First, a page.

Monetary union has already had a significant impact on Europe’s financial markets. As the Bank for International Settlements (among others) has noted, the introduction of the Euro has helped lower a number of technical, regulatory and psychological barriers that in the past have segmented Europe’s financial markets along national lines. Borrowers now have a larger investor base to draw upon. And investors are able to allocate funds to a wider range of instruments and locations. As market participants have taken advantage of these opportunities, we have already seen a deepening of financial markets in the Euro area and increasing cross border activity.
The influence of the single currency has been most visible in bond markets, which were already relatively international in their focus prior to monetary union. At the end of 2000, the stock of euro area government securities was nearly on a par with the US Treasury market at around $2.8 trillion. And, significantly, a growing proportion of bonds issued by euro-area governments are being held by non-residents. Having said this, the multiplicity of issuers in the euro area, and their different credit ratings, limit the liquidity of the market. Greater coordination of release dates, maturities, coupon sizes and other technical features of bond issues could help address this weakness.
Bond issues denominated in euros have been even more popular among private borrowers, both inside and outside the euro area. Widening the range of investor portfolios that can be tapped with a single bond issue, monetary union has helped reduce the cost of capital market financing by allowing issues of greater size.
But issuance continues to be dominated by banks rather than companies, which suggests the market has not yet reached full maturity. The market for high-yield bonds also continues to be hampered by differences in national legal frameworks, for example regarding default and documentation issues.
Monetary union has had a less visible impact on European equity markets. Sectoral factors now appear to be growing in importance relative to national differences in determining equity prices in the euro area. But evolution towards a truly pan-European equity market has been hampered by slow progress in bridging the gaps between existing equity trading infrastructures. Ongoing consolidation of Europe’s stock exchanges seems inevitable, but fraught with difficulty. Consolidating nationally focused clearing and settlement mechanisms is an important challenge.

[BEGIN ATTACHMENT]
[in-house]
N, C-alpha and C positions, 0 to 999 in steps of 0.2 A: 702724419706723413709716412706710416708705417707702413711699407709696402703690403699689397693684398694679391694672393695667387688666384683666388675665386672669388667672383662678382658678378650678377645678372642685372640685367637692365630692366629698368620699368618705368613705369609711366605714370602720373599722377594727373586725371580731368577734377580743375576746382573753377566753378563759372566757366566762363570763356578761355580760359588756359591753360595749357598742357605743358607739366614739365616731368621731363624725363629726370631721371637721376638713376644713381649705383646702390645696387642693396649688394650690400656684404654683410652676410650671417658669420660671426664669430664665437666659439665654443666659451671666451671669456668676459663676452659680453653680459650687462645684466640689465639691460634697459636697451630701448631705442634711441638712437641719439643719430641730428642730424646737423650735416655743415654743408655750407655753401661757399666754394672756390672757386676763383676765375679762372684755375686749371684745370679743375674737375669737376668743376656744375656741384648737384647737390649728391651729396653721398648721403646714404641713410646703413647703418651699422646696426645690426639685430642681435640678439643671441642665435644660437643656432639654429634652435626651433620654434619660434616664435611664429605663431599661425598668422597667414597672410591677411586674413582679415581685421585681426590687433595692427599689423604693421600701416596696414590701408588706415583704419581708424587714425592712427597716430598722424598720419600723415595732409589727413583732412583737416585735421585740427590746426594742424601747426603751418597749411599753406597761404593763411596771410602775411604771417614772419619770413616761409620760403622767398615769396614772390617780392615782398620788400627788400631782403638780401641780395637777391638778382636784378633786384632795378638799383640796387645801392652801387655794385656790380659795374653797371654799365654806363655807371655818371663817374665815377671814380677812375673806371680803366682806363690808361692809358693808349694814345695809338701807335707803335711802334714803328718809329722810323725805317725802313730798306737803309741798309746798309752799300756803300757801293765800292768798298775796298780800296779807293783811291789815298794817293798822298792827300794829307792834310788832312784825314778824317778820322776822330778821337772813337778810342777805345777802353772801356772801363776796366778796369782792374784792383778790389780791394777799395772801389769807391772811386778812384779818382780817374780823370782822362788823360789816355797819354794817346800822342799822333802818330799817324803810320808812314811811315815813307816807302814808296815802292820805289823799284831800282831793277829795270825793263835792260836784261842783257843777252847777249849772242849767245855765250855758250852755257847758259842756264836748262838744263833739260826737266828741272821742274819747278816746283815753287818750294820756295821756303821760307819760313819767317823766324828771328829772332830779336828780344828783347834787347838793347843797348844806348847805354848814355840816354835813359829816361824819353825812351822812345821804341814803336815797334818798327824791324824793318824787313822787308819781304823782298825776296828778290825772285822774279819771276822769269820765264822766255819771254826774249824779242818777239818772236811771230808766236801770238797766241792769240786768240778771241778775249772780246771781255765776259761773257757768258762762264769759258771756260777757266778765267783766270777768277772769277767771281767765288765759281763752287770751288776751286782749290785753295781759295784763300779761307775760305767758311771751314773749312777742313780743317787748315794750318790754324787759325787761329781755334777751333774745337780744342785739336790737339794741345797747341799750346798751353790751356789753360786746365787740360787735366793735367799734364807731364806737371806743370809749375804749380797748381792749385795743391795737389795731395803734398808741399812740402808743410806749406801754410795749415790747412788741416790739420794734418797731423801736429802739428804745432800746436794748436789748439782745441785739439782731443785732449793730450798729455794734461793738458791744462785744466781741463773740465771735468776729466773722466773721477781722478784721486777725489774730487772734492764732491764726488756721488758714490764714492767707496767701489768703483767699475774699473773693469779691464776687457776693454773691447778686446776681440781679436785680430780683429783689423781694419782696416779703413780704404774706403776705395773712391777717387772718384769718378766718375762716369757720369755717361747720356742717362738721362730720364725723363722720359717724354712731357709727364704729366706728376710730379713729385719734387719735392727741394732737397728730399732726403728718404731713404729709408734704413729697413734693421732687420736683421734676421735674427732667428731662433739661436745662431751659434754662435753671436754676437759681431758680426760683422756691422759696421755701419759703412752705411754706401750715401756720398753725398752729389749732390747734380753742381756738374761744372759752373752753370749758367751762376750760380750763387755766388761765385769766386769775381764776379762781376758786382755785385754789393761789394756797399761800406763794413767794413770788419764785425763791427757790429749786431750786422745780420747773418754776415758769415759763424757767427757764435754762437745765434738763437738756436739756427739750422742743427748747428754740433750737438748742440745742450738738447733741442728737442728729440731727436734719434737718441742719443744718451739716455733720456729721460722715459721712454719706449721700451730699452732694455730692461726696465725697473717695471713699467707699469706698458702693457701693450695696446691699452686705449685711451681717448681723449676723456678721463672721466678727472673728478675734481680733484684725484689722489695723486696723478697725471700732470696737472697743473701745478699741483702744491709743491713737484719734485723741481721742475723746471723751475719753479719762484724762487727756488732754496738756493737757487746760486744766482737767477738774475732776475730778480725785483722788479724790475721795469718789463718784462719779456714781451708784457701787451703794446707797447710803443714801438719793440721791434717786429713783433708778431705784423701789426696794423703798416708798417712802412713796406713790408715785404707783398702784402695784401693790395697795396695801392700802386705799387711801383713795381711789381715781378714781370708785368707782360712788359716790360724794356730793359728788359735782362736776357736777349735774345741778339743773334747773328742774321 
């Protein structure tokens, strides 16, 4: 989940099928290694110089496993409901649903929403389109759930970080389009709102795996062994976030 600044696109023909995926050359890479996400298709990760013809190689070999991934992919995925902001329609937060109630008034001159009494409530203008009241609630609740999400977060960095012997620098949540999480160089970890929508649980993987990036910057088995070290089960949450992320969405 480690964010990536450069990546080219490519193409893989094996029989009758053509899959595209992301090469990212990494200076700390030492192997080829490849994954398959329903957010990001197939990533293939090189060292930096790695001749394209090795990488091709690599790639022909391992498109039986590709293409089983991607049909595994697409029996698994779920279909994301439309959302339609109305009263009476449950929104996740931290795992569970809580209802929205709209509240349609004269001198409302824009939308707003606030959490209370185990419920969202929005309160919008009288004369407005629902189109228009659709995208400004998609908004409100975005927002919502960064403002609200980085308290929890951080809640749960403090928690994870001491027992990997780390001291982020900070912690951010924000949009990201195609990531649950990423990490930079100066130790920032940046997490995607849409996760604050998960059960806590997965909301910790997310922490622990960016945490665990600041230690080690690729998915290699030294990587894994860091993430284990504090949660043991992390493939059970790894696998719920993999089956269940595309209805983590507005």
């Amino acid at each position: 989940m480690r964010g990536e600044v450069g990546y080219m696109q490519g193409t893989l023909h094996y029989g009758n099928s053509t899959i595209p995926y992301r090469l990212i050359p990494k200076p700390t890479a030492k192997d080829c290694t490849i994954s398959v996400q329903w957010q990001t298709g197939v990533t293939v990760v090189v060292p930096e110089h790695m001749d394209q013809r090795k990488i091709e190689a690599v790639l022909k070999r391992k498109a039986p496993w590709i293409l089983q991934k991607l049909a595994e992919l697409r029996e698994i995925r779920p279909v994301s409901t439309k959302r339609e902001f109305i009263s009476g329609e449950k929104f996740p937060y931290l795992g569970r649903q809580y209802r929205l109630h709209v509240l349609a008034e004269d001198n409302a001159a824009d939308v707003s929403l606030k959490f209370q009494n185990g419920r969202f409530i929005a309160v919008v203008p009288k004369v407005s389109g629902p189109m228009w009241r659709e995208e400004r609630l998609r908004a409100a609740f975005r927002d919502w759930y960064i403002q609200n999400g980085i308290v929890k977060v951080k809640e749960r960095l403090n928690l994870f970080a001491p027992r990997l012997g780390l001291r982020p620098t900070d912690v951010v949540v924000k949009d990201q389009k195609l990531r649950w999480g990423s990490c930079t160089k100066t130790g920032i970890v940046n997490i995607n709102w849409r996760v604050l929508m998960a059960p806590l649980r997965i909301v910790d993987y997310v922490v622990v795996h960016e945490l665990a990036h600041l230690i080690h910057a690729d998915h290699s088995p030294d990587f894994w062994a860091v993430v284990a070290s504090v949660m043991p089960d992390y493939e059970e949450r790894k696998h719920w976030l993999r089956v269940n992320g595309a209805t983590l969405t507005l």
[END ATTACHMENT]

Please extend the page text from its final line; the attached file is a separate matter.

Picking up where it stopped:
In money markets, Europe has gained an integrated interbank market, underpinned by the efficient functioning of new payment systems. But integration in the collateralised repo market has proceeded more slowly, with markets remaining largely national and unevenly developed. Partly, this reflects different regulatory, legal and tax environments, as well as historical differences in market practices. As a result, for example, there is considerable legal uncertainty about the ownership of collateral in the case of default in a cross-border transaction.
To summarise, the deepening of European capital markets has been impressive, but uneven. In some segments, national legal traditions still stand in the way of creating a single capital market, with all the gains in liquidity and efficiency that could bring. The recent compromise struck between the European Parliament and Commission on the Lamfalussy Report holds out the welcome prospect of faster progress on regulatory harmonization. This could bring a single capital market much closer.
Europe’s leaders have overcome formidable obstacles in bringing monetary union about. But if monetary union is to enjoy high levels of public confidence and to be attractive to potential entrants then it will have to be seen to contribute to greater economic stability and higher living standards for Europe’s citizens. This means getting macroeconomic policy right and accelerating structural reform. No one should underestimate the magnitude of what has been achieved to date; but neither should anyone underestimate the magnitude of what remains to be done.